For the past two years that I have lived in California, on many occasions, I have found myself in positions, where I had to represent Rwanda, and this one was even more special. I was representing my country in a class composed of people from all over the world! Literally! I like to compare our class to a United Nations mini General Assembly! Our class sessions and discussions were informative in so many ways, and no where far from those famous UN talks 🙂.

One of the component of the program that I enjoyed the most and learned so much from is our “home country presentation” session, where each participant had to present about their country and culture. I have included below an excerpt from my presentation on Rwanda.

My Rwanda presentation

My Rwanda presentation board

Additionally, here is a list of some (fun) facts, in no specific order, from the home country presentations about each of the countries that was represented by a fellow ILIer (that’s what we called ourselves). Note that some of the facts are directly taken from the ILIers’ presentations.

  1. Australia: I was struck by how multicultural this country is! In Sydney alone, 250+ languages are spoken. Also learned some Australian slang and liked these: ‘howya goin?’ used as ‘how are you?’ & ‘chuck a sickie’ meaning: take a sick day (from work) to go to the beach.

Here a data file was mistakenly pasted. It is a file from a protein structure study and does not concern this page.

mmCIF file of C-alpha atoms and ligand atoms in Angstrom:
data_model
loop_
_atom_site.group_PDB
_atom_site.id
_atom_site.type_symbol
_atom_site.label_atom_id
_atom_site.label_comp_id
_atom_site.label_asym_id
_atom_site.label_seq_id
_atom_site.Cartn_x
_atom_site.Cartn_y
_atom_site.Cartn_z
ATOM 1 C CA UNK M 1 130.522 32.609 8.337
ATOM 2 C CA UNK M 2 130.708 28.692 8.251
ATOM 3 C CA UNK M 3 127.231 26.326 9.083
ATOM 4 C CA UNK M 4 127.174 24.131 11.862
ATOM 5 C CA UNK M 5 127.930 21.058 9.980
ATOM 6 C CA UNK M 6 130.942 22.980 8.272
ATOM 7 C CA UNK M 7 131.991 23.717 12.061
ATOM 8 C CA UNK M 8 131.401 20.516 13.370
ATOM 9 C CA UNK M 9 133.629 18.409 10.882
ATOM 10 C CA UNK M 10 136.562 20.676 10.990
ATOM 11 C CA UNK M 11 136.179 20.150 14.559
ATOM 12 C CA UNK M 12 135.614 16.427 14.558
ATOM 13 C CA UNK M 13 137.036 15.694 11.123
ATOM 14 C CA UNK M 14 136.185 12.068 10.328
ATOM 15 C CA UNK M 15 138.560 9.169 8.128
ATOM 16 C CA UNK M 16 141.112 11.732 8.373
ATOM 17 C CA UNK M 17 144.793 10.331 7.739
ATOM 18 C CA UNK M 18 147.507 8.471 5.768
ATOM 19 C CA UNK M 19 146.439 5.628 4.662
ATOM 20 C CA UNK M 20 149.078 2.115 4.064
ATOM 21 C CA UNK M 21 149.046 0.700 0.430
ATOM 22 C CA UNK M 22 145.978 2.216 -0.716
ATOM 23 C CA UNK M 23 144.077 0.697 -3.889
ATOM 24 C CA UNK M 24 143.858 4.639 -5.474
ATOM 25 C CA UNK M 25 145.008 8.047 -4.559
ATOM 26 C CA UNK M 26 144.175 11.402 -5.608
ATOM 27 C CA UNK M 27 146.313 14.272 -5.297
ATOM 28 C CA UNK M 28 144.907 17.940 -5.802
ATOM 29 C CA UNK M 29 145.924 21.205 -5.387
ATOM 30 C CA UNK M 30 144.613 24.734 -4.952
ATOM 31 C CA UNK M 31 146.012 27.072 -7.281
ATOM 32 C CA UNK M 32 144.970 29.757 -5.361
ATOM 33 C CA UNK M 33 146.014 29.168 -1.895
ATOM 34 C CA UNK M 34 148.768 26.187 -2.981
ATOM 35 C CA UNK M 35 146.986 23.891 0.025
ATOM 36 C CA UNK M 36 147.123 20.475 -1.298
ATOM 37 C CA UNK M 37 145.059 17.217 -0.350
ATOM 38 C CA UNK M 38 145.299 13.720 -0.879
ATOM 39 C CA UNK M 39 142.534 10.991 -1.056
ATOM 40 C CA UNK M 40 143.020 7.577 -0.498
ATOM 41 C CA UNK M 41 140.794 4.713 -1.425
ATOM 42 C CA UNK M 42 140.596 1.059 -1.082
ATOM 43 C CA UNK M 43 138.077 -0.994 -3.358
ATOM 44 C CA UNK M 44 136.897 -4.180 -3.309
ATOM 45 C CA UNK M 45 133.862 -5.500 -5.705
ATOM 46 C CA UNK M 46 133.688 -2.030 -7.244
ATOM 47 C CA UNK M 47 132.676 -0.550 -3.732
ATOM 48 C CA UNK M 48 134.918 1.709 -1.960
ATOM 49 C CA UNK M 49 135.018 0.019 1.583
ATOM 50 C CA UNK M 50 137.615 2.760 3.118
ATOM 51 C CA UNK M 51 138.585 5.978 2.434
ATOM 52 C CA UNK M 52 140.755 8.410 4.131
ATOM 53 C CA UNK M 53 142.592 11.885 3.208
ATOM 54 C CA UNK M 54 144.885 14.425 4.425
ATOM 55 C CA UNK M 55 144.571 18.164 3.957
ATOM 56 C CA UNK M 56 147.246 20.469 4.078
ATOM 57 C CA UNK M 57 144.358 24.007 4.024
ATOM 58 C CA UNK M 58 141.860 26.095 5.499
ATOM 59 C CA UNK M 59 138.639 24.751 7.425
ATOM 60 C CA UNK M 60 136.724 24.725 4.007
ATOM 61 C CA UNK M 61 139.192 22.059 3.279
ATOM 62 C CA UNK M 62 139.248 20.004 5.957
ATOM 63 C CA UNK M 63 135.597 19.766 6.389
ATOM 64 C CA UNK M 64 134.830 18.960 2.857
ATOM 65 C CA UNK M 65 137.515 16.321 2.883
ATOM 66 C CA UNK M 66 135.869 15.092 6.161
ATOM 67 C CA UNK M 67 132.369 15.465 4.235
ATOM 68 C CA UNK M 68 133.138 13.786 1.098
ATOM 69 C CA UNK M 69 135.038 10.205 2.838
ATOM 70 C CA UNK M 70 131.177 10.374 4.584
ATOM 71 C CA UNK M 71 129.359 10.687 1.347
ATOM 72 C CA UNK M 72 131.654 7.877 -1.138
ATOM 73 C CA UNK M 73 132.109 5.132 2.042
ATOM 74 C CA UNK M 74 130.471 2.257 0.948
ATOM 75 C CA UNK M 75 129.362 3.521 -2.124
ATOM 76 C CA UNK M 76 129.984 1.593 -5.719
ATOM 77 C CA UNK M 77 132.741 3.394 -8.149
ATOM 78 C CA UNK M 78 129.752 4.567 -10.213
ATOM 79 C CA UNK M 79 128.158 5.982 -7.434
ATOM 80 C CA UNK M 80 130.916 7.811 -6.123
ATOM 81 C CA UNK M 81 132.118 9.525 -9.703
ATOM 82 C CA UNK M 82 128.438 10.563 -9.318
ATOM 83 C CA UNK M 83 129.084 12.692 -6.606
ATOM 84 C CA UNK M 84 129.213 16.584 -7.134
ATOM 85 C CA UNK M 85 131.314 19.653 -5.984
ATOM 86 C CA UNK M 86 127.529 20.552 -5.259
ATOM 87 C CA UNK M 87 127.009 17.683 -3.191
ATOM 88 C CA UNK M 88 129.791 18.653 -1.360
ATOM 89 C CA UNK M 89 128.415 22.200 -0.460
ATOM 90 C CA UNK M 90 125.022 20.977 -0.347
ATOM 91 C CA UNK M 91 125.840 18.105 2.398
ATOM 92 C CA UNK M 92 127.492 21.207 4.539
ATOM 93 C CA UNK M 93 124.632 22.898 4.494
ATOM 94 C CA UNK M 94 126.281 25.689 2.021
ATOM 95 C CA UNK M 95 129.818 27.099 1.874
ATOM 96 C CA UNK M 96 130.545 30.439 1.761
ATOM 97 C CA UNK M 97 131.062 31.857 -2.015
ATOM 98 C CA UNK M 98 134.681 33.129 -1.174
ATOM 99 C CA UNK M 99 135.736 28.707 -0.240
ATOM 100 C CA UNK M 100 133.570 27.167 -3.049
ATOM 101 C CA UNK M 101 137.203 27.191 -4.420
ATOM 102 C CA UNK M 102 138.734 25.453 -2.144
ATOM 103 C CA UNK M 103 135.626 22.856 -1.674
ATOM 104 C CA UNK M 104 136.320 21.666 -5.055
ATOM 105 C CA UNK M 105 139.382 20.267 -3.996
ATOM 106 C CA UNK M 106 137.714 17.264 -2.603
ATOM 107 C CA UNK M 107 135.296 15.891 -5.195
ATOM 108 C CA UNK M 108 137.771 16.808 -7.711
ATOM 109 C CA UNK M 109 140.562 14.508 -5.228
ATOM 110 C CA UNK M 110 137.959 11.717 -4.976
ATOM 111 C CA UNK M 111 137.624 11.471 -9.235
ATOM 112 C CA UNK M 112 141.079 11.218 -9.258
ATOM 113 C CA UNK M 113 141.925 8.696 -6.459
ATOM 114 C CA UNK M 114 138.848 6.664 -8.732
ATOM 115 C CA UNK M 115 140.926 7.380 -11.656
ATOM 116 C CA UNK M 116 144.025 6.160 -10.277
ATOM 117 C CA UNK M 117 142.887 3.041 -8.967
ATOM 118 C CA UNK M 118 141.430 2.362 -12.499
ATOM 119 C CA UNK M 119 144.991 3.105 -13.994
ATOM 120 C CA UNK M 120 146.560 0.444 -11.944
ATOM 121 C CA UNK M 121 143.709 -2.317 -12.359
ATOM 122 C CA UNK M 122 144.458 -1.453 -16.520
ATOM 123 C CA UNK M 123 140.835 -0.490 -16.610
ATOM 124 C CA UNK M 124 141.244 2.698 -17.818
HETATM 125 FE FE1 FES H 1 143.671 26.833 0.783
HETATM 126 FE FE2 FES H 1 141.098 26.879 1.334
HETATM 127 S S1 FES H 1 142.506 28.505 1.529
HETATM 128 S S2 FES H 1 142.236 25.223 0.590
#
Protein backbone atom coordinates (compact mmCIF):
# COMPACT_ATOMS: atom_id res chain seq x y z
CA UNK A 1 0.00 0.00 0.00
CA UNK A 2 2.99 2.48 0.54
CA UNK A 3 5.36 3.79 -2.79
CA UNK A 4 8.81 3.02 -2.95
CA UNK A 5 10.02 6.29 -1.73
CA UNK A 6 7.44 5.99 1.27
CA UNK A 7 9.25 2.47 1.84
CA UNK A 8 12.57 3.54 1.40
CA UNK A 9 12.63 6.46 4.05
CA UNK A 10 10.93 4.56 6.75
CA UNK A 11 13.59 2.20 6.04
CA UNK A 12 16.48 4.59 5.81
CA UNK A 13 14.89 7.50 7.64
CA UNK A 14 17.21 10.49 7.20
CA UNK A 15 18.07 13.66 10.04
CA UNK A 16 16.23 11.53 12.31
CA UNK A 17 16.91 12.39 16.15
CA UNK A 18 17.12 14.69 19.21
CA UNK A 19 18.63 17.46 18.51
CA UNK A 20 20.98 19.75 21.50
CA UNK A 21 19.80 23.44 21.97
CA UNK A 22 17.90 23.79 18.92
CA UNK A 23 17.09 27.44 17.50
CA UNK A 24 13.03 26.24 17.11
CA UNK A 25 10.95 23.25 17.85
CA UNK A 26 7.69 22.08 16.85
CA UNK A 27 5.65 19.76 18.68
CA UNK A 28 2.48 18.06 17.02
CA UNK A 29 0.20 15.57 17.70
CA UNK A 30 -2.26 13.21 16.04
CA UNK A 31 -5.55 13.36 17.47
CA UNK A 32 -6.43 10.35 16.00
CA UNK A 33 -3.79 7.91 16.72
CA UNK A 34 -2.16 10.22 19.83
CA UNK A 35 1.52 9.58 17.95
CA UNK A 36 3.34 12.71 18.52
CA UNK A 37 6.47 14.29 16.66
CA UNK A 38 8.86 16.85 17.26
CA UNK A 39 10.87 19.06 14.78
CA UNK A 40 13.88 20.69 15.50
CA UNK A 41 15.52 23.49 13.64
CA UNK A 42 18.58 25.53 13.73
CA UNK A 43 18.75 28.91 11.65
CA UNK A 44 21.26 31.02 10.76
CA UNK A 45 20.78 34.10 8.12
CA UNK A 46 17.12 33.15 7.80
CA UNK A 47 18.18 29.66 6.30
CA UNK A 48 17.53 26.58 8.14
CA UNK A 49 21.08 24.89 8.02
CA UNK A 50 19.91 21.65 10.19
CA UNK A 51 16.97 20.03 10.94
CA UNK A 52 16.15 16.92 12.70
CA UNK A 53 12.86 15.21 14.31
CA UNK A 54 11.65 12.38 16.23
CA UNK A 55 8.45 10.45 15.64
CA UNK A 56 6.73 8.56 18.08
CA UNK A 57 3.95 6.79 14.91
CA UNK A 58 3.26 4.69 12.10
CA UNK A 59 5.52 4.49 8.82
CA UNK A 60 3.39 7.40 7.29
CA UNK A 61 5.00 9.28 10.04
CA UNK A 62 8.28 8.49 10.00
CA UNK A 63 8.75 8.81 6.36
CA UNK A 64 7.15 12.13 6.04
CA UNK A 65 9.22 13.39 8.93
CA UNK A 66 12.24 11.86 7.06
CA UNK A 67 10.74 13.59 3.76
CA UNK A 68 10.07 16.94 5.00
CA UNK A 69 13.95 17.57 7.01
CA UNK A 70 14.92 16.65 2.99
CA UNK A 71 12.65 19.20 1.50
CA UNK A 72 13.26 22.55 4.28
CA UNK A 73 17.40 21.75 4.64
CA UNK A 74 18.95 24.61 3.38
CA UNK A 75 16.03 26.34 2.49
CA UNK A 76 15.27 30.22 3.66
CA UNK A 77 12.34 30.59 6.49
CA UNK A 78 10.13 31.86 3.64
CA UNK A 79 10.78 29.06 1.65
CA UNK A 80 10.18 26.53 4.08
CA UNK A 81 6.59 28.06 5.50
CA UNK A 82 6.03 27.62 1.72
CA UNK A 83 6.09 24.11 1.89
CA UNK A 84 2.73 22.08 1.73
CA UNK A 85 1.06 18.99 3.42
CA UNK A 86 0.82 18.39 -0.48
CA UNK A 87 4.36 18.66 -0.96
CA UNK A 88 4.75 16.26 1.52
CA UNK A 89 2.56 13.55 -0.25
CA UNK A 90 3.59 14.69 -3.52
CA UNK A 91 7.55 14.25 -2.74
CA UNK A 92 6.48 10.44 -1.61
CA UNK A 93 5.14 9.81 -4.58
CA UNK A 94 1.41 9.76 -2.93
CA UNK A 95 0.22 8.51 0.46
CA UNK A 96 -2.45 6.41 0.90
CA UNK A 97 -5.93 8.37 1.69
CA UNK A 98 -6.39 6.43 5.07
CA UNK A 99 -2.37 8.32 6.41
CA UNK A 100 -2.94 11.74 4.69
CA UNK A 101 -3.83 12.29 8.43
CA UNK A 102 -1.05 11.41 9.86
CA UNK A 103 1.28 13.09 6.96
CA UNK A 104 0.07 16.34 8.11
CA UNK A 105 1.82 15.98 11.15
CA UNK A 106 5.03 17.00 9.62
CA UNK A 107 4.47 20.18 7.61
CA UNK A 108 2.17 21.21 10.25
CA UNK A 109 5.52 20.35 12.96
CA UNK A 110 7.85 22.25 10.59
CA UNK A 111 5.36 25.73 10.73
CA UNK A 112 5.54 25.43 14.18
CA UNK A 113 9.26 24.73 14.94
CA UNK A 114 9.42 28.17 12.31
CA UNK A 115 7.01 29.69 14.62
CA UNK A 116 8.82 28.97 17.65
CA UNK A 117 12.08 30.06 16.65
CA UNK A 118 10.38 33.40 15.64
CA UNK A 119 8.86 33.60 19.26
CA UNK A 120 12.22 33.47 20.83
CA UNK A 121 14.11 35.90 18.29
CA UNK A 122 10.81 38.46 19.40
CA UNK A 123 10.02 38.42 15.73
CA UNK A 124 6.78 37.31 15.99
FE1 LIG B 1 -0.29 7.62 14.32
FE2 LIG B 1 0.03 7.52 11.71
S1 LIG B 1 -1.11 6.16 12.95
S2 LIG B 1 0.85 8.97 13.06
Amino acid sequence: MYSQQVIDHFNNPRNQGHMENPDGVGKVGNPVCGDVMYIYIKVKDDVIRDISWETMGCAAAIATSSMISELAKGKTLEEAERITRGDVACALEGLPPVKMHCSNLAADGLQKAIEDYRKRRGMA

2. China: “China used more cement in 3 years (2011 to 2013) than was used by the U.S.A. in the entire 20th century. Also, almost a third of San Francisco’s air pollution comes from China.”
  3. Germany: Beer is a huge thing in Germany. I was also surprised to hear that some Germans are not so proud of their German identity, and that even Angela Merkel gets embarrassed sometimes when she sees a German flag at an official event.(https://www.youtube.com/v/UQB9A6YhSJg). I wish we had had more time to learn about why this is, and to hear a wider variety of opinions from our other German ILIers.
  4. Japan: The life style in Japan revolves around seasons (Spring, Summer, Fall & Winter). They have a lot of important celebrations for each season. For example “Spring is the time for ‘hanami’ – flower observing, which also marks the start of the New Year. Thus, the school year in Japan starts in April for all school levels.”